Imagination is such a staple of childhood that it’s easy to forget that it’s not something children are necessarily born able to use. As they grow to better understand the world around them, they come to be better able to engage in figurative thinking. Using language, for example, is some of the first figurative thinking young children engage in. The word “cat” isn’t actually your little one’s favorite furry friend, and the word “cookie” isn’t actually the snack he wants, but these words are used as the stand-ins for the important things in his life – and using the right words can help him get that cuddly cat or that yummy cookie – and so he will start to associate these sounds with the real-life things he cares about.
From there, your little one’s language skills really start to blossom – which you’ve almost certainly noticed – and his figurative thinking skills do too! Figurative thinking, and imagination, can help develop young children’s social skills – they need imagination to start to think about how their actions might make others feel, after all. Imagination also improves problem-solving skills, gives children ways to amuse themselves, which can in turn help to improve their attention spans, and may encourage an interest in reading, art, or science at an early age.
Playing pretend is one of the main ways that young children exercise and expand their imaginations, but it’s definitely not the only way. Beyond pretend play, you can encourage your kiddo’s imagination in any number of little ways every day.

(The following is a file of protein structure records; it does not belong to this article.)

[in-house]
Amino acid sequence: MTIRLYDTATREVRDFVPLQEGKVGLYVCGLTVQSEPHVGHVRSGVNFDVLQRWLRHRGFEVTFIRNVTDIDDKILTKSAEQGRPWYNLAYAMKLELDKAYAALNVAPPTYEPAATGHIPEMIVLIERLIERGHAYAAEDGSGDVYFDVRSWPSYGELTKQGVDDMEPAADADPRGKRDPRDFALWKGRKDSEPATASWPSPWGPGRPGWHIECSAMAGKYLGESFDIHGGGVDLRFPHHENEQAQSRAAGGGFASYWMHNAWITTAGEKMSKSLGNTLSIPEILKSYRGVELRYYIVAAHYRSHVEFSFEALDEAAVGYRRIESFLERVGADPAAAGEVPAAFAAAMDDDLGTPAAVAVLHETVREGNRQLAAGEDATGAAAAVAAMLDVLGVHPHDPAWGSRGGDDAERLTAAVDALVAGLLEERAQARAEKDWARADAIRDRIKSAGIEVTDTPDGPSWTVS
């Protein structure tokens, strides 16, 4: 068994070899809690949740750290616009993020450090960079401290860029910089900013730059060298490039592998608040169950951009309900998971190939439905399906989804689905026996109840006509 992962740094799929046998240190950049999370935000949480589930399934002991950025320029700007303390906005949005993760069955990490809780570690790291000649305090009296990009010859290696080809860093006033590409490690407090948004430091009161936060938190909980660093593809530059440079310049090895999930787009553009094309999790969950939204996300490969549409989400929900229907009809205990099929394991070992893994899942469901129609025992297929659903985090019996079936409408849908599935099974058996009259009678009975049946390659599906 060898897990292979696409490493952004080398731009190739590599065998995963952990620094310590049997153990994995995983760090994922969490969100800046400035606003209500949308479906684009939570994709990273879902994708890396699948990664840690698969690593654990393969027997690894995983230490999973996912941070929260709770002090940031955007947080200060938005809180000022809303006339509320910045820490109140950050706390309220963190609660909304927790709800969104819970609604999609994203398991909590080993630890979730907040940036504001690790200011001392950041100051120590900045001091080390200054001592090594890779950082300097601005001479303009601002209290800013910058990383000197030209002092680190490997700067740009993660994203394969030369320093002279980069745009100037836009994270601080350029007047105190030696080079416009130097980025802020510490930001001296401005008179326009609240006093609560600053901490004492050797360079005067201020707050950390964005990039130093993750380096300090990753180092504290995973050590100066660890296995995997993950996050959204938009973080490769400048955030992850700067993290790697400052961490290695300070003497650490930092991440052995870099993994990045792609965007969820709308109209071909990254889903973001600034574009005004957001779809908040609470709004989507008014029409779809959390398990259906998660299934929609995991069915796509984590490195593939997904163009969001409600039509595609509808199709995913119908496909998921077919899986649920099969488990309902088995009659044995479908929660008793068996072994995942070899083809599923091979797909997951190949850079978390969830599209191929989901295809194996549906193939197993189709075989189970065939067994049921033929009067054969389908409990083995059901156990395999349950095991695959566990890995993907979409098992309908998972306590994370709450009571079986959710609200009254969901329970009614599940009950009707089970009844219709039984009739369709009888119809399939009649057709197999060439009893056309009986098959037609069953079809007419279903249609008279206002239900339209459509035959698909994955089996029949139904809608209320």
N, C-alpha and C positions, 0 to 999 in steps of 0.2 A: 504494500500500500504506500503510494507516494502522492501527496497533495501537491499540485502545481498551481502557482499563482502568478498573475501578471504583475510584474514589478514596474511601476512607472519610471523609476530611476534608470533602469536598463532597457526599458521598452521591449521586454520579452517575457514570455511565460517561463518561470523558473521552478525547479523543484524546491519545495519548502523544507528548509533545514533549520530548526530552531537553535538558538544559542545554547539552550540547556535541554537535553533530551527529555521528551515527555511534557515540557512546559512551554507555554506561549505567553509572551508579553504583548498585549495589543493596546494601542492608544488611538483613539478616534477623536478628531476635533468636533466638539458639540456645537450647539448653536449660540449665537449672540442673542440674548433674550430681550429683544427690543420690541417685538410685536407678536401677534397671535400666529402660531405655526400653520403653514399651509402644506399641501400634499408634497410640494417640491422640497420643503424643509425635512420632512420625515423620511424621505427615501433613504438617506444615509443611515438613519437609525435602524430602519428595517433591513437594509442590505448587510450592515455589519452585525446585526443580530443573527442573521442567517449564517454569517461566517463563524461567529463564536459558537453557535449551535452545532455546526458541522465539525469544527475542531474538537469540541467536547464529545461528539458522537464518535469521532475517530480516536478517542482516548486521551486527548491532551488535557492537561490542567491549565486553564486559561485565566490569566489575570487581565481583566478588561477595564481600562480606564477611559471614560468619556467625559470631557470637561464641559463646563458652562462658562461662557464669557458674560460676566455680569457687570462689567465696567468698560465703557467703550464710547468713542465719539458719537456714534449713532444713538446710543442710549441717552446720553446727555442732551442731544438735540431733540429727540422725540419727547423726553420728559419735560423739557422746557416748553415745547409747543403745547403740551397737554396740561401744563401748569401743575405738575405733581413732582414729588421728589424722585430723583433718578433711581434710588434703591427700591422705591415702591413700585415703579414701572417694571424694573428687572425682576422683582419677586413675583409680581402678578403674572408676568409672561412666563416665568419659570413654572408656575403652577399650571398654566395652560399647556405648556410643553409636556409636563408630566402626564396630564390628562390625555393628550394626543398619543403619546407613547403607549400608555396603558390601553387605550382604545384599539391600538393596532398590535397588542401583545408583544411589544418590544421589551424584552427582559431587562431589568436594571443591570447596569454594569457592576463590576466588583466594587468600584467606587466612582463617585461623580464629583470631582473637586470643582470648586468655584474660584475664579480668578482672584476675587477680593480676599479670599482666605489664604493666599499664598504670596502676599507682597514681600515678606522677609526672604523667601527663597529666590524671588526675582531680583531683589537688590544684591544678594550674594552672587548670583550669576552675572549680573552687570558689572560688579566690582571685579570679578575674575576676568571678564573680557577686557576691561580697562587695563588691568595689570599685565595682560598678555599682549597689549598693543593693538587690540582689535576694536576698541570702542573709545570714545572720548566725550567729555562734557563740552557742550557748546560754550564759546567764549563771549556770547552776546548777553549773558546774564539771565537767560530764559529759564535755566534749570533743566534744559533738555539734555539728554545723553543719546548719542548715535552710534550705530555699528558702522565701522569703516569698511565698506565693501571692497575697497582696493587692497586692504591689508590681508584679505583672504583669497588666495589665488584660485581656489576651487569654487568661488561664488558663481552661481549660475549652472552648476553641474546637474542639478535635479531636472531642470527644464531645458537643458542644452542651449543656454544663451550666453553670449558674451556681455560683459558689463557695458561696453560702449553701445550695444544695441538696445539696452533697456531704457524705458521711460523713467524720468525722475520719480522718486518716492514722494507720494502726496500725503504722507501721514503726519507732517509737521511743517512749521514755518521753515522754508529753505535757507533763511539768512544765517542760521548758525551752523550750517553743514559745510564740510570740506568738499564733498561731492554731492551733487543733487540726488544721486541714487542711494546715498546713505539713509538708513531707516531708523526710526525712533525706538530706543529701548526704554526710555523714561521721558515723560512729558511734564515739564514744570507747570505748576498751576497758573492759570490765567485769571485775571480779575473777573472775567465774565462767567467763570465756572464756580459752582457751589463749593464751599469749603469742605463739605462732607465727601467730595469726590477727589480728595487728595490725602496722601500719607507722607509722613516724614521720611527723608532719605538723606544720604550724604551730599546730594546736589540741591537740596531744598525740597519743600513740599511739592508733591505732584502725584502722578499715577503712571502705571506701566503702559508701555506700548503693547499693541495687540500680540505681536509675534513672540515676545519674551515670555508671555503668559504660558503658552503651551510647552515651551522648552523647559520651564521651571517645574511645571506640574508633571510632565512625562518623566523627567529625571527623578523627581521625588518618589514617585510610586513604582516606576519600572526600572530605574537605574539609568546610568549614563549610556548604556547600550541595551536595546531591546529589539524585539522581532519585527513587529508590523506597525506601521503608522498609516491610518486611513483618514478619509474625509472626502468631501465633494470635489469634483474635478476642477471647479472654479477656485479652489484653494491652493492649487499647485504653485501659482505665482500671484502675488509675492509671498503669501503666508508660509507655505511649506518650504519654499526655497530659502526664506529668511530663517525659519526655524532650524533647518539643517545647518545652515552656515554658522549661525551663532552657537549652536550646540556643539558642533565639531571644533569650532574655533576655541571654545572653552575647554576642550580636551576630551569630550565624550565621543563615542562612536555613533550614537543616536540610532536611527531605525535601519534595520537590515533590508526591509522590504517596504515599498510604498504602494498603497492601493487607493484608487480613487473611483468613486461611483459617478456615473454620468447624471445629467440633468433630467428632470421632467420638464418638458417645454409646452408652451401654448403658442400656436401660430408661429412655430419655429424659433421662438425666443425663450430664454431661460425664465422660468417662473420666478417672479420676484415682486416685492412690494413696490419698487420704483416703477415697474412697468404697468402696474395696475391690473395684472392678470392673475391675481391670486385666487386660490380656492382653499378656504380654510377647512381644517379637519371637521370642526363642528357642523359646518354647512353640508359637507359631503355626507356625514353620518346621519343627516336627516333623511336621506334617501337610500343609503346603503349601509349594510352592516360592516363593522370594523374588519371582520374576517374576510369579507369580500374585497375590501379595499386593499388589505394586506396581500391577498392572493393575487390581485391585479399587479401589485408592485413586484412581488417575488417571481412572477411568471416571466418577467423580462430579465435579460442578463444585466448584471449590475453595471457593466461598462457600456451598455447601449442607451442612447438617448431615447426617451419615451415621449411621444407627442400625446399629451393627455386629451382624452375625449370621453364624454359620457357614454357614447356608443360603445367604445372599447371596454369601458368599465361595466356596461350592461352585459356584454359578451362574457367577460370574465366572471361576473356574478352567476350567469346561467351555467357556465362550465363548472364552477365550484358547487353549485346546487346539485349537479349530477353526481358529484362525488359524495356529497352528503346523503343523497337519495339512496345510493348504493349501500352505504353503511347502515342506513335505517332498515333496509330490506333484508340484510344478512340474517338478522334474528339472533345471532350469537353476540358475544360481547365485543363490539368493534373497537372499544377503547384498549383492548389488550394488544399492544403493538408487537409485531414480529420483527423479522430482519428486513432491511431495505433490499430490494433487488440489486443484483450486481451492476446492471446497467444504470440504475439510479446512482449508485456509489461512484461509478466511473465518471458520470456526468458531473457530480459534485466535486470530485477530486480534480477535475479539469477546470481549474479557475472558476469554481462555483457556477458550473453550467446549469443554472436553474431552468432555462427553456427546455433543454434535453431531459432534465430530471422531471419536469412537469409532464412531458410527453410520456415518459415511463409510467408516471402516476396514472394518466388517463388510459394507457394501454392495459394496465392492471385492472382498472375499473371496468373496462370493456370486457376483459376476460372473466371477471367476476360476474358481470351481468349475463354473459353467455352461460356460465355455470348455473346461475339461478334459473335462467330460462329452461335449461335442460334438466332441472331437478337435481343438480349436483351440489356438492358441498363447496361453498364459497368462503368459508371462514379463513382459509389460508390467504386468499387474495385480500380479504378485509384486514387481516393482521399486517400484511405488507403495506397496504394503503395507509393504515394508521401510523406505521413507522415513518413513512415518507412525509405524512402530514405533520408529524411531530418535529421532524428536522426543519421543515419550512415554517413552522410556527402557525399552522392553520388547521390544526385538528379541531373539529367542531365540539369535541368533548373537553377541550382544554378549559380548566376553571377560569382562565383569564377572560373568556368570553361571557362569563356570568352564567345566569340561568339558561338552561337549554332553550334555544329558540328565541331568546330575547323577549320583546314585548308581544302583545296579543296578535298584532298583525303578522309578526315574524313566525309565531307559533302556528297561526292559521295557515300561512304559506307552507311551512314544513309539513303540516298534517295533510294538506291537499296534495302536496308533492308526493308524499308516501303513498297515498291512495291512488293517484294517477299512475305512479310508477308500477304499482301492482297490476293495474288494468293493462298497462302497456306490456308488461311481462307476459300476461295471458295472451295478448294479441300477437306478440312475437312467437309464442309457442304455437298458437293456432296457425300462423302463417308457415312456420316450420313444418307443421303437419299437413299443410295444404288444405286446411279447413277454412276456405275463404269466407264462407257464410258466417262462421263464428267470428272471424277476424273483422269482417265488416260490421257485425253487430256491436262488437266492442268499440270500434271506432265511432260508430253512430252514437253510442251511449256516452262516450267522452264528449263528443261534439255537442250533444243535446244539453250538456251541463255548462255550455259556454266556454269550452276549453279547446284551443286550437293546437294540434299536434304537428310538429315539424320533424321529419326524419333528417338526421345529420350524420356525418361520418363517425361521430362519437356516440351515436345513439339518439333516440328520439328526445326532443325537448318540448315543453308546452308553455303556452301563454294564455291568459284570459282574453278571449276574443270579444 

- Socially: By giving Baby plenty of chances for free-play with other children, you’re giving him the chance to be inspired by the way other children think – and the turns their imaginations take. Mixed-age groups, in particular, can be great for this, since children at different ages see the world in different ways and can inspire each other to engage in different types of play than they might on their own.
- Through stories: As young children’s figurative thinking skills expand, they’re able to enjoy fictional stories more than they might have at earlier ages. Stories can help your little one start to think about how others might think and feel, and they can provide lots of inspiration for imaginative play.
- In conversation: Talking to Baby early, often, and enthusiastically teaches him that his thoughts and feelings are valuable and that you’re interested in hearing them. Asking him lots of questions and then giving him the time and space to think them through is a great way to encourage creative thinking.
As Baby grows, you’ll notice that his thoughts may move in unexpected directions, and this is a great sign of his emotional growth and cognitive development. With your encouragement, his imagination could become one of his greatest strengths.